With the MLB still mulling plans over to put together a viable solution that would allow players to get back on the field and fans to get their baseball fix.  There have been several ideas floating around about how this might happen, including corralling all players into Phoenix, AZ to play games at the handful of fields the city has available.

While this idea hasn’t met with overwhelming support, it would be better than nothing.  However, the league is now working on some other alternatives to get the games going and show the coronavirus who’s really the boss.

MLB Still Mulling Plans To Thwart Coronavirus

Instead of just one state where baseball action could take place, perhaps three would be a more palatable number.  This is one of the latest proposals said to be circulating around MLB offices, with perhaps Arizona, Florida and Texas being the ideal targets.  Any field suitable to hold a major league game would be an option, and each area would be assigned ten teams for their contests (or, perhaps, 12 teams in one and eight in the other two).

The games would most likely need to be held in front of fan-less stands, but this is not yet an ultimatum.  Even Dr. Anthony Fauci, who’s leading the government’s efforts to combat the coronavirus, feels that there is an outside possibility of inviting fans to the games, as long as they wear facemasks.

He was interviewed by Jack Curry of the YES Network Monday when Curry made the suggestion, and Fauci added, “That is possible.  But as you said, and I affirm what I have been saying, it’s going to be the virus that determines what the timetable is. Because if we get the virus under really good control and certain regions of the country can get gradually from the gateway to the phase one to the phase two to the phase three, it is conceivable that you may be able to have some baseball with people practicing physical separation.

“Namely, you don’t pack a stadium.  I think quite likely, although it’s always dangerous to predict, I think it’s more likely that you’re going to have more of a television baseball than a spectator baseball.”

However, it’s not that easy.  Virtually any shift in operations, including the tri-state initiative, has to be approved by the MLB Players Association (MLBPA).  While they might not be opposed to the idea, they have to agree to pay cuts, which would almost certainly be expected from team owners.  No fans in the stands means less revenue, and the teams will want the players to help offset the losses.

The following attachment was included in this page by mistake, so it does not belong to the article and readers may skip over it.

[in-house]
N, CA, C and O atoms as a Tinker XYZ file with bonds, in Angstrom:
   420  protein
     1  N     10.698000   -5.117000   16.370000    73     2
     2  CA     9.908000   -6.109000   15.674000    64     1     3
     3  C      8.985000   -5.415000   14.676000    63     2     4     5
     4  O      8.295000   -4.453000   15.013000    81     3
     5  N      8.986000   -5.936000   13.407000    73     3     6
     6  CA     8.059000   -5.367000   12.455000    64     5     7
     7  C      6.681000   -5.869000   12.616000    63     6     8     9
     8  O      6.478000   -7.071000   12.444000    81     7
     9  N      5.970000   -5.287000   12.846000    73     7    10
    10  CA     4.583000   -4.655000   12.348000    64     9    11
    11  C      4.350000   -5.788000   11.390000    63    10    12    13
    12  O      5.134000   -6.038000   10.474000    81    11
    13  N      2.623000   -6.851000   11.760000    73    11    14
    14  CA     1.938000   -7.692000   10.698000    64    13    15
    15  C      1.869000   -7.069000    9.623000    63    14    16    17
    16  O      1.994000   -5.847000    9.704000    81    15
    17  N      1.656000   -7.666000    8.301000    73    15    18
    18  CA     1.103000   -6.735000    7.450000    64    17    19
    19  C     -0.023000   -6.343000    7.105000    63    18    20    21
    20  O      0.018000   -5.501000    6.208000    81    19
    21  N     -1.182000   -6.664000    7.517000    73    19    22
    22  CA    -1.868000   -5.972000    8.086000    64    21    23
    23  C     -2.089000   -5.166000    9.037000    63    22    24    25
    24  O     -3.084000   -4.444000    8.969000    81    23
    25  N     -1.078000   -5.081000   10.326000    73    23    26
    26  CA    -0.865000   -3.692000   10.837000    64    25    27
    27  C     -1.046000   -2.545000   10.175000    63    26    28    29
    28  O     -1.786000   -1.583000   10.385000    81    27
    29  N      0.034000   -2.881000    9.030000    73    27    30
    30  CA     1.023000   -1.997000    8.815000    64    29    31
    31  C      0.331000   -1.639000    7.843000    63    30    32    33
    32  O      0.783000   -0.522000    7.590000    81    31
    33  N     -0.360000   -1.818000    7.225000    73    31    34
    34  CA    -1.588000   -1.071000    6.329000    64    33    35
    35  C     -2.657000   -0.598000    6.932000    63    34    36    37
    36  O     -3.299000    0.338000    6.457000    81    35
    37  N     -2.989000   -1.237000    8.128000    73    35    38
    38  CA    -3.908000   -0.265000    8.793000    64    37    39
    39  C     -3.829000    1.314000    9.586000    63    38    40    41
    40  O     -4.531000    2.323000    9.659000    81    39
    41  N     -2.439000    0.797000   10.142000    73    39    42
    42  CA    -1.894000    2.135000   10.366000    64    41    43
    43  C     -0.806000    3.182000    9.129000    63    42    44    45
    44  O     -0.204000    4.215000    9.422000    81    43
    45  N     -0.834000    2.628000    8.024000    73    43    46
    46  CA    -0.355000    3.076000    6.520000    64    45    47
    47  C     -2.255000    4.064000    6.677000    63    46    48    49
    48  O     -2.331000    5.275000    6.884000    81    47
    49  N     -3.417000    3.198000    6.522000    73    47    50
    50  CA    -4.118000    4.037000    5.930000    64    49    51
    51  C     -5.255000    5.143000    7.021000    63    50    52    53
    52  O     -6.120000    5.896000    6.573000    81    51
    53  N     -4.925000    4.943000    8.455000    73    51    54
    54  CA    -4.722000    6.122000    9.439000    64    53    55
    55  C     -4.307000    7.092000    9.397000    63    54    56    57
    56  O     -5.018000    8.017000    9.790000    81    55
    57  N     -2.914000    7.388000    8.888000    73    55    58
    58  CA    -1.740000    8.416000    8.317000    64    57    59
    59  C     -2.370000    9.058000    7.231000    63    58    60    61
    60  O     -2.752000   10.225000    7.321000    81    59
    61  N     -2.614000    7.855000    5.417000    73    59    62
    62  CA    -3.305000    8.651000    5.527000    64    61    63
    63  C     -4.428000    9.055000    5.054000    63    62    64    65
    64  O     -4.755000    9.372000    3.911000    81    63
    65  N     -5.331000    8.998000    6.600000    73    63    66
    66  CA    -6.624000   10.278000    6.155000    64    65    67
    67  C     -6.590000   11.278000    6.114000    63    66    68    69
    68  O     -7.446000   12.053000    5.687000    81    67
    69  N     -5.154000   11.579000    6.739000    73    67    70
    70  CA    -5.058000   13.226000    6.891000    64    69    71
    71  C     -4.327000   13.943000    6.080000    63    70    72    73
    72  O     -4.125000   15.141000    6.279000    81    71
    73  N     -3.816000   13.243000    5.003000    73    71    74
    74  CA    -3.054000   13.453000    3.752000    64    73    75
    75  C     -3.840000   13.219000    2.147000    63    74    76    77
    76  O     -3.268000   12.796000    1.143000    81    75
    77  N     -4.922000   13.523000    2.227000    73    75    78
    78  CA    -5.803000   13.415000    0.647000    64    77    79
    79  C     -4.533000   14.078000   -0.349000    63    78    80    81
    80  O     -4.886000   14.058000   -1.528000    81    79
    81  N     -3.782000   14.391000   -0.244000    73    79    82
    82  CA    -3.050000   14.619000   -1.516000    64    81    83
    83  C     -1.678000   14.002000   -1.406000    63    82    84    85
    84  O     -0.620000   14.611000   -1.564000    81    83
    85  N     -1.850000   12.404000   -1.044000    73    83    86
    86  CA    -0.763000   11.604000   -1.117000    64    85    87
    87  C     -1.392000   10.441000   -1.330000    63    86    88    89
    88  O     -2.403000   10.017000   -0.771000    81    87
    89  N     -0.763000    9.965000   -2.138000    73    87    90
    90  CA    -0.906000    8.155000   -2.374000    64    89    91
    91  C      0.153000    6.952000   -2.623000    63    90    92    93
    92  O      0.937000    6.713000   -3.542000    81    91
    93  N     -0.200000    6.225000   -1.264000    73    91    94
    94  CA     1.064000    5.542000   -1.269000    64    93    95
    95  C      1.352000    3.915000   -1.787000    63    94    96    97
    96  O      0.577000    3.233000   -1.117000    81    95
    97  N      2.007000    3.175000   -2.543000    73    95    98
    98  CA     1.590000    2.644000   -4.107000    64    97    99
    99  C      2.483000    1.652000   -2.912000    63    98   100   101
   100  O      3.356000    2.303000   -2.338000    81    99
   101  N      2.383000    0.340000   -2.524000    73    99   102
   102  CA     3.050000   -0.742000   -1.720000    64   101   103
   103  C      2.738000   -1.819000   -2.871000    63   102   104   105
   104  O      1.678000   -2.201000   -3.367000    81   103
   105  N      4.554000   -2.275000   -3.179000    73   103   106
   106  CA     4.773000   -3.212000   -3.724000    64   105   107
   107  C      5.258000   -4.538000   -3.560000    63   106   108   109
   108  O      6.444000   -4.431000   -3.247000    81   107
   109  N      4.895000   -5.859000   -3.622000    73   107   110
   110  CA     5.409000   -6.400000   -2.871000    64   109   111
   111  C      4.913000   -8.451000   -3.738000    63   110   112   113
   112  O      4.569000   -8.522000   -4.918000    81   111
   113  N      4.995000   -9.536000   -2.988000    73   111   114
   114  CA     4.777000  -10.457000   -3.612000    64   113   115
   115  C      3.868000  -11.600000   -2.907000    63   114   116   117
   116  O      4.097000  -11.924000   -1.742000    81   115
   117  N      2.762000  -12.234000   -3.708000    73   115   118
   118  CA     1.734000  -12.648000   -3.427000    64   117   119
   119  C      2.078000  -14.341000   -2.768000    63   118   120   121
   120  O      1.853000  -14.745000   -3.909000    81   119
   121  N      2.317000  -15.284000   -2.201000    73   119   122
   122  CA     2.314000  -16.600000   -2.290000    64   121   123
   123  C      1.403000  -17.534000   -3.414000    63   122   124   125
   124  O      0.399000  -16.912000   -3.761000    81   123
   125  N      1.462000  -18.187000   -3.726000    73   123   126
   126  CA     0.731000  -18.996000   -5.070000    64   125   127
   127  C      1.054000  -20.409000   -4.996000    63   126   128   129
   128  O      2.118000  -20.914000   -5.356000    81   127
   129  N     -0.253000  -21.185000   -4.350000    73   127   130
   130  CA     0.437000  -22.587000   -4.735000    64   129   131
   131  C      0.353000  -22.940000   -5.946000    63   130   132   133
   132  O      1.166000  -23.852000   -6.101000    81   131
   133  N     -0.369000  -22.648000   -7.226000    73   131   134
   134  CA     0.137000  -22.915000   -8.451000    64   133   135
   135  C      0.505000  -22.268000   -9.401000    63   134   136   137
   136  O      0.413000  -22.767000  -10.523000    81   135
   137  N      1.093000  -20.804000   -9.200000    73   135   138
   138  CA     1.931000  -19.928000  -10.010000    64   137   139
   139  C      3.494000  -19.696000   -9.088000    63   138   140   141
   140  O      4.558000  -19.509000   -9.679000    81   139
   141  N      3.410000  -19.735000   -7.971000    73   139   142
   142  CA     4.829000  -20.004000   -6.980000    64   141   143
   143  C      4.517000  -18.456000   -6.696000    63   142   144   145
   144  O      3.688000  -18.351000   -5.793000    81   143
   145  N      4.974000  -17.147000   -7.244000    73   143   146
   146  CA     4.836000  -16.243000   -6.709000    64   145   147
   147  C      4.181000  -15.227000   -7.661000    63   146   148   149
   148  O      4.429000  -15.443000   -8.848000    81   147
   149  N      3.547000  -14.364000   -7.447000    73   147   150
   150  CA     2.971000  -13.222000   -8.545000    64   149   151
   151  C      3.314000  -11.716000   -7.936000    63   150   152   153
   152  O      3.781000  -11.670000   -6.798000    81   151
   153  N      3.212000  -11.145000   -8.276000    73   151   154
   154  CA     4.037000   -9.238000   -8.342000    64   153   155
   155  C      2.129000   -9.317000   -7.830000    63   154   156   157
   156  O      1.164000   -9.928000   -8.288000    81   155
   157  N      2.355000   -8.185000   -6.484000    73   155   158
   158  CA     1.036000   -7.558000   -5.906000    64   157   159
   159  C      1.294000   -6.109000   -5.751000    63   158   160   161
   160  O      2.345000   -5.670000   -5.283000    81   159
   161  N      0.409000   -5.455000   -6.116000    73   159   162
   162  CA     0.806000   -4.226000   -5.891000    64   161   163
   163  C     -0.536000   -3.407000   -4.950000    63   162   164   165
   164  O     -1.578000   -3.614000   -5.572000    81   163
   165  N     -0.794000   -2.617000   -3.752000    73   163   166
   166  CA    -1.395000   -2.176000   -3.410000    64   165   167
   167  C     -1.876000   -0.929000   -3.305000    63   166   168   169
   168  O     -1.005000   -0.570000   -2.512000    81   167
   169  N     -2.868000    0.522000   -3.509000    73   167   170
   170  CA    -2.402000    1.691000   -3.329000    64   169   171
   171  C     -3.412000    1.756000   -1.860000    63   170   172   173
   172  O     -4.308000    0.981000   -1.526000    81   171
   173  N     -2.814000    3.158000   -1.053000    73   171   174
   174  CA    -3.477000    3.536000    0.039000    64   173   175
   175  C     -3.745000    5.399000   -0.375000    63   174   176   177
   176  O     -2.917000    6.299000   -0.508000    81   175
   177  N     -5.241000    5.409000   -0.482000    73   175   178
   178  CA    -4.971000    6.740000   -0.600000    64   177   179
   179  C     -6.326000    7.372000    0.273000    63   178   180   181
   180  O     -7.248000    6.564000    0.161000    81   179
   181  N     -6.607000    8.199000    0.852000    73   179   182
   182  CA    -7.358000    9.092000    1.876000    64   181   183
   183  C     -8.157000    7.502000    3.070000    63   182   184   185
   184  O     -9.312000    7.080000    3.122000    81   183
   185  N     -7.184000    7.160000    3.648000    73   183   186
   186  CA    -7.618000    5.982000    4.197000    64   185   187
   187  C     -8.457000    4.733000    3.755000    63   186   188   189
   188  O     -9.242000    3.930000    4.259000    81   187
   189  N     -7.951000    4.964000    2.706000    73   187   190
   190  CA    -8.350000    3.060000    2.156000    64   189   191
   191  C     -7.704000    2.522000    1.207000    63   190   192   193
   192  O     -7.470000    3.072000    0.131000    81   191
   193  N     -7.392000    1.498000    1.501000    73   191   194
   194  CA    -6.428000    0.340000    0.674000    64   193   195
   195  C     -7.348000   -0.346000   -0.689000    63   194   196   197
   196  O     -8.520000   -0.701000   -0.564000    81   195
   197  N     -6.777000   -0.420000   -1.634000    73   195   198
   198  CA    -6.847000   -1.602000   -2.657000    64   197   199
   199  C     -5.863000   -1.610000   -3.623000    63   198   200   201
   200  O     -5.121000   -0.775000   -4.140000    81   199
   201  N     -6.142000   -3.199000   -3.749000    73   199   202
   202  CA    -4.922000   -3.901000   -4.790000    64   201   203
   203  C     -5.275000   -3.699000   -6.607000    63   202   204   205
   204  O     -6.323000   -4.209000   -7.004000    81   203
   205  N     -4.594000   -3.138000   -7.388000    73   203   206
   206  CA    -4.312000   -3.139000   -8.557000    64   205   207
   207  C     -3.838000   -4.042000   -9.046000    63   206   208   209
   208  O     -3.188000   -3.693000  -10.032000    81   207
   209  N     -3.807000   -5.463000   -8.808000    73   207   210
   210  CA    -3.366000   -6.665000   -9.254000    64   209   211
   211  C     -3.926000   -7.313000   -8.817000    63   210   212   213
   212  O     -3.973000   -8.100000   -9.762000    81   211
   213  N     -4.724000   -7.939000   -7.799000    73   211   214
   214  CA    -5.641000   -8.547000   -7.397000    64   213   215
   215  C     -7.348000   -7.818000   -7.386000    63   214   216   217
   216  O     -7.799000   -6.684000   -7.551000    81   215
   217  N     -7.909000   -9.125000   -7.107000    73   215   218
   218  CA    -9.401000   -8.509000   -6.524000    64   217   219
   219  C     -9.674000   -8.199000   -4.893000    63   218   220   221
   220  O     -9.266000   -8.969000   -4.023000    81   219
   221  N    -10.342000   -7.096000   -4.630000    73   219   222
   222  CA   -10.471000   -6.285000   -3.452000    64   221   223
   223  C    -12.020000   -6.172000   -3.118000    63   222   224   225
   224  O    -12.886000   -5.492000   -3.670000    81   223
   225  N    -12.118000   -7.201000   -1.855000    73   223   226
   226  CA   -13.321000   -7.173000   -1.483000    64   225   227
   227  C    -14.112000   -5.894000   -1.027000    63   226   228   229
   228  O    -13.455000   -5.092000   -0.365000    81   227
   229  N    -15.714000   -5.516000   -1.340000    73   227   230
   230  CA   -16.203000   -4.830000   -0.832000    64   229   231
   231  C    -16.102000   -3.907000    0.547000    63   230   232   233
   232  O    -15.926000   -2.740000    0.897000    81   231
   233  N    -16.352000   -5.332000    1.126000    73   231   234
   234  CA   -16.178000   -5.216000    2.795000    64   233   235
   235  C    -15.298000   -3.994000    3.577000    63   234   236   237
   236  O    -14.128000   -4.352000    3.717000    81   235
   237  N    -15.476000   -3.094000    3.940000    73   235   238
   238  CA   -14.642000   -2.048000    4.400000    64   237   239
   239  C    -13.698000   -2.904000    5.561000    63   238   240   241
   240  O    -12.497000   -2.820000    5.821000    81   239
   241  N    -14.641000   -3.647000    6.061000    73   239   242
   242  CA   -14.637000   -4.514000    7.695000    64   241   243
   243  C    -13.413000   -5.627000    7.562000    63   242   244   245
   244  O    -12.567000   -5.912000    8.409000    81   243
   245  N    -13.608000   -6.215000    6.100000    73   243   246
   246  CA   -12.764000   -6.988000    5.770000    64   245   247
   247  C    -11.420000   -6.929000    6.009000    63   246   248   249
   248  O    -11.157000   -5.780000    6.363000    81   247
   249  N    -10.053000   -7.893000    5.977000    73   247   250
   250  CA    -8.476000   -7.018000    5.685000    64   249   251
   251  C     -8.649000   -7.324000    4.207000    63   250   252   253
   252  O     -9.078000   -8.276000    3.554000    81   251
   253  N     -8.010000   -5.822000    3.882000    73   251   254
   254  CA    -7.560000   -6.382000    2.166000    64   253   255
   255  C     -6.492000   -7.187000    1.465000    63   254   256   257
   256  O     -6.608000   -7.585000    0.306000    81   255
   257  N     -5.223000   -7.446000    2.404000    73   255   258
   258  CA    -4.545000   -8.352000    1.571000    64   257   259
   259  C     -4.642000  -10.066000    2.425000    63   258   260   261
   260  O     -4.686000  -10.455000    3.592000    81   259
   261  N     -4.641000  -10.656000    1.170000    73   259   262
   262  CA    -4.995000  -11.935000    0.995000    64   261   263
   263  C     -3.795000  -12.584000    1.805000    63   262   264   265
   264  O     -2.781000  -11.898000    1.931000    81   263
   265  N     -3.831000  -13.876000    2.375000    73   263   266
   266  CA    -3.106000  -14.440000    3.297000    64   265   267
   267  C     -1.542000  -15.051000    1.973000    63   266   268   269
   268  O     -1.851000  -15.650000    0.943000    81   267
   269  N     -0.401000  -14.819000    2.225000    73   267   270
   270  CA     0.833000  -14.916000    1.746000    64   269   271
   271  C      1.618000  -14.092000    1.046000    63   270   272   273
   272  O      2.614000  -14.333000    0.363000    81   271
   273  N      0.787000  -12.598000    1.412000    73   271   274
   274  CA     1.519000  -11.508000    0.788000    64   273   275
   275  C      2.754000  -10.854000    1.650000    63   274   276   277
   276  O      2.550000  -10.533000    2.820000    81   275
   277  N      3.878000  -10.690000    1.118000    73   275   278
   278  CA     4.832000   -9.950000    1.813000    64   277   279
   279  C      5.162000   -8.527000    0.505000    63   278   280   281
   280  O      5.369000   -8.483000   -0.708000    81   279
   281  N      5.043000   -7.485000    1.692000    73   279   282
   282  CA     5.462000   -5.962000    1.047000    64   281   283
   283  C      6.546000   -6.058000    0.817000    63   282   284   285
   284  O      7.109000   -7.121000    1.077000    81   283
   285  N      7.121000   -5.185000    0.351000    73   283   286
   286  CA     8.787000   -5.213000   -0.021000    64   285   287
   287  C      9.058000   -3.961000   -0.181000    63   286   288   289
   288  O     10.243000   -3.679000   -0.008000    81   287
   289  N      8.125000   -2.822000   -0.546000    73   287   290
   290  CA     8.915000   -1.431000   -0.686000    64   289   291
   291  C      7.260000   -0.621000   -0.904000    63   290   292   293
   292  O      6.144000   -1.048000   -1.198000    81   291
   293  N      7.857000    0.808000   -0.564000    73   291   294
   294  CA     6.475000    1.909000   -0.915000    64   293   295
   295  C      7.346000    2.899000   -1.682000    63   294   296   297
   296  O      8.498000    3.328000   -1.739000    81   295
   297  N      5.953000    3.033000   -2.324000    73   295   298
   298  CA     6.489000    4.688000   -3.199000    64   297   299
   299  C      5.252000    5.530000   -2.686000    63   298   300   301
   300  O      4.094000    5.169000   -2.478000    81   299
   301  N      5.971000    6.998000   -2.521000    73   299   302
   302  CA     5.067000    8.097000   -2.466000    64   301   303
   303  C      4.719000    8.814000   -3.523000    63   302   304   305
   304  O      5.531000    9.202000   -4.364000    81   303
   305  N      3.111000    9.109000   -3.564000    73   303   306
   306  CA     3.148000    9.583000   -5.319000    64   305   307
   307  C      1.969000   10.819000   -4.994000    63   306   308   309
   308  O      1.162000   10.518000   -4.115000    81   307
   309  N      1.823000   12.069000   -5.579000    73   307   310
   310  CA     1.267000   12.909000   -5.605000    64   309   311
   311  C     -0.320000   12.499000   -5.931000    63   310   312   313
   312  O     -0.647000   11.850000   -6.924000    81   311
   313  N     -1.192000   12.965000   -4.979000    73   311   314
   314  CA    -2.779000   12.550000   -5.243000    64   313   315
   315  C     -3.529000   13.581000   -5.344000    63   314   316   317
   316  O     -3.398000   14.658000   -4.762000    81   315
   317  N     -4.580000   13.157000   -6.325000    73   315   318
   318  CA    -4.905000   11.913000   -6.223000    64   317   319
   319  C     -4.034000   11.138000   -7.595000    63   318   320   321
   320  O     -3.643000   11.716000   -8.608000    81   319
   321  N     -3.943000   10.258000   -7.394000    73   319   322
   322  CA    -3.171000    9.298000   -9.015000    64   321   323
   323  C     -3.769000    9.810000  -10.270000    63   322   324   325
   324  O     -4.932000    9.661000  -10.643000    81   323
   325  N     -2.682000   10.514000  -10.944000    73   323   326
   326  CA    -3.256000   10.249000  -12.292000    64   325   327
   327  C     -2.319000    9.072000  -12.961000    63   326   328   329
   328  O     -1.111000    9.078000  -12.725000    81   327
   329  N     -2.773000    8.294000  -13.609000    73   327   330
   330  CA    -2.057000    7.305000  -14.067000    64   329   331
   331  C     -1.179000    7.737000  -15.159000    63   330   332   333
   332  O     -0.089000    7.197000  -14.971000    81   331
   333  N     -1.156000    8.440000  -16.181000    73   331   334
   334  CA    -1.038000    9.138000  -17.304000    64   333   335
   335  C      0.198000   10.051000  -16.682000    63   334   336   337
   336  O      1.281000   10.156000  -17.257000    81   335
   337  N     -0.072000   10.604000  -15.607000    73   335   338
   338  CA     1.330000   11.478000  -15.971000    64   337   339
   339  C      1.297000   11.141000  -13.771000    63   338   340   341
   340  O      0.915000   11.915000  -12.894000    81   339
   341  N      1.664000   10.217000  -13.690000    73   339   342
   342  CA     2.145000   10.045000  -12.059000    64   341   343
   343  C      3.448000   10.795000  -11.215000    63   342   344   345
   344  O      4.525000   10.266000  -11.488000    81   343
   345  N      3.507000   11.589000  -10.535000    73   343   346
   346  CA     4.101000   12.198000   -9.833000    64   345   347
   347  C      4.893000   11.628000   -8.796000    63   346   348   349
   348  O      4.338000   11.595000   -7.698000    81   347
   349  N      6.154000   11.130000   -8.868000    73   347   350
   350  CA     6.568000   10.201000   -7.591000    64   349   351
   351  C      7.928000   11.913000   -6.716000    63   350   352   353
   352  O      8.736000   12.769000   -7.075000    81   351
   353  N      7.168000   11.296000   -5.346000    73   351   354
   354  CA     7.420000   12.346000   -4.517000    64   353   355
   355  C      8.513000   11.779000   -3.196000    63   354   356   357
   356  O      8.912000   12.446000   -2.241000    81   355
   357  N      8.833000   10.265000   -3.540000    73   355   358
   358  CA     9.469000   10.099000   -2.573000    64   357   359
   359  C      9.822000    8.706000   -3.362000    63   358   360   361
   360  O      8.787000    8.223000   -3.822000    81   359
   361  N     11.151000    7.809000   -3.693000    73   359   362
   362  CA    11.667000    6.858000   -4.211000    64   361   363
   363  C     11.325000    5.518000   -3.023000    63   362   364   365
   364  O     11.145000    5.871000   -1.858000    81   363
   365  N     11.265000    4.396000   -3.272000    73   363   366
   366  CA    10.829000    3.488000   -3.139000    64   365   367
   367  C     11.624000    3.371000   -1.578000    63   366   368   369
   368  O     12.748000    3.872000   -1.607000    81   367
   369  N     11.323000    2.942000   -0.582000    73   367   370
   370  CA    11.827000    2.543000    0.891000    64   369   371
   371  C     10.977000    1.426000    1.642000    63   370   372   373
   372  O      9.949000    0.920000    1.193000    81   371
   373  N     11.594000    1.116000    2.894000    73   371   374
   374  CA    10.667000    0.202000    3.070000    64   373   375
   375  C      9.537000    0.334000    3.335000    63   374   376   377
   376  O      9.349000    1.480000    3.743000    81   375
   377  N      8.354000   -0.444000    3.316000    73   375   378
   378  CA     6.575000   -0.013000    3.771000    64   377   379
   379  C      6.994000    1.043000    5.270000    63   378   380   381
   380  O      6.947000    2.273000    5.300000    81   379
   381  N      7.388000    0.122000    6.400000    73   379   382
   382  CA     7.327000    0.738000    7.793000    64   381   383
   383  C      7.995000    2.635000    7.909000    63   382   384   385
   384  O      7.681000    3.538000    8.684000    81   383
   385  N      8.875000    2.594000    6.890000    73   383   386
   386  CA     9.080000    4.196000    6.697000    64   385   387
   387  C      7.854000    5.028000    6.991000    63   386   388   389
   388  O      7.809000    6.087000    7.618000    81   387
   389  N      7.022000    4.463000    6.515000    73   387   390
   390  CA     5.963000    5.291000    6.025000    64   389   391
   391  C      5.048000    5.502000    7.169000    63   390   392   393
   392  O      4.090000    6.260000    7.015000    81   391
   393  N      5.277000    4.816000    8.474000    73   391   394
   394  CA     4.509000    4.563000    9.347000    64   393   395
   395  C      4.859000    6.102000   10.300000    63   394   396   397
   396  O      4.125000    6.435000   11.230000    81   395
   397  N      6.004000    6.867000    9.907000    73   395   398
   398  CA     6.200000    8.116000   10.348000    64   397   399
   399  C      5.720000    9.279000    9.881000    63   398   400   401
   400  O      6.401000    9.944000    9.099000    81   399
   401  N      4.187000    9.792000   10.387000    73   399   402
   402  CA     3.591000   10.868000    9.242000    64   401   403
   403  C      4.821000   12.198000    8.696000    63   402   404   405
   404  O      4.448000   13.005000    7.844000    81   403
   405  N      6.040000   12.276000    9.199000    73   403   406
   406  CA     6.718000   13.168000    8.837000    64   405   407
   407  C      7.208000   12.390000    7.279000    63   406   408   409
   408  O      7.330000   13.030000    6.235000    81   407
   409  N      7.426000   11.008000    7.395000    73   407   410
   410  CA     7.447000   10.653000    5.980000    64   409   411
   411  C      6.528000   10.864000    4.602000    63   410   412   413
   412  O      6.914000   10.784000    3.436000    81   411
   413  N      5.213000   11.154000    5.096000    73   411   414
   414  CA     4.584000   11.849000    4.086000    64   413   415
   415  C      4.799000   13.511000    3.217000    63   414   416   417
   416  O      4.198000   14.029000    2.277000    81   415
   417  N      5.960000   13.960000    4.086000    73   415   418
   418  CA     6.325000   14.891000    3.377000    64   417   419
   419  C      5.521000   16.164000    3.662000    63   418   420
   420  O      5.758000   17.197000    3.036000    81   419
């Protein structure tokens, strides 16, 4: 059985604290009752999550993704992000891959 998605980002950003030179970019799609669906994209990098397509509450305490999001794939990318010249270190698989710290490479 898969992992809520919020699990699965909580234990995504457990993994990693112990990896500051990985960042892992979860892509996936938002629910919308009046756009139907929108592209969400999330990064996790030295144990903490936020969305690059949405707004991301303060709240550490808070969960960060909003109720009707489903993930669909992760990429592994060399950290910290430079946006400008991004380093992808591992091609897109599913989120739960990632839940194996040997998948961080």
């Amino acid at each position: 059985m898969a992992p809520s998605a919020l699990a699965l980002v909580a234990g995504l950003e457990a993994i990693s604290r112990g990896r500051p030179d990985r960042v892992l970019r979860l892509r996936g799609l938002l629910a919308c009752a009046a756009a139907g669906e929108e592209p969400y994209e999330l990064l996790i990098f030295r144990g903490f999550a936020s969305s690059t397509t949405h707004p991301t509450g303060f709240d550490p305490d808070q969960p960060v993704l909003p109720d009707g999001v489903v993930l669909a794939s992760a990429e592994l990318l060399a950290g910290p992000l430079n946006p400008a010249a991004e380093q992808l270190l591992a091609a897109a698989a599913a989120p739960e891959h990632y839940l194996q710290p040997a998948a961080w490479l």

The Show Will Go On, One Way Or Another

MLB Commissioner Rob Manfred is not letting go of his dream to see the 2020 baseball season be played out.  It was just as Opening Day was set to begin that COVID-19 came in and disrupted everything, but Manfred doesn’t want to leave fans disappointed and without their favorite game (although that’s probably not the primary reason).  He isn’t exactly sure how quickly the league can get on its feet, but, according to Jeff Passan of ESPN, the commissioner asserts, “I fully anticipate baseball will return this season.”

So far 18 MLB teams have agreed to pay their operations employees through the end of May, which is a very substantial move.  That still leaves another 12 to step up to the plate, but it’s up to them to make the decision.   The teams to have agreed to the compensation packages are the Arizona Diamondbacks, Atlanta Braves, Boston Red Sox, Chicago Cubs, Chicago White Sox, Cincinnati Reds, Colorado Rockies, Detroit Tigers, Houston Astros, Kansas City Royals, Miami Marlins, Milwaukee Brewers, Minnesota Twins, Philadelphia Phillies, San Francisco Giants, Seattle Mariners, St. Louis Cardinals and Toronto Blue Jays.

The Legal Fallout Of COVID-19

As if dealing with a major global pandemic and almost no revenue, MLB is going to have to deal with another headache.  A couple of fans out of New York have decided to sue the league, arguing for the lost money they provided for season tickets for the New York Mets.  Included in the lawsuit are Manfred and all 30 teams, and the duo hopes to have their lawsuit certified as a class-action case.

The lawsuit asserts, “Baseball fans are stuck with expensive and unusable tickets for unplayable games in the midst of this economic crisis.  Under the pretext of `postponing’ games, at the directive of MLB, teams and ticket merchants are refusing to issue refunds for games which are not going to be played as scheduled — if ever.”  Ticketmaster, Stubhub, Live Nation and Last Minute Transactions are also named as defendants.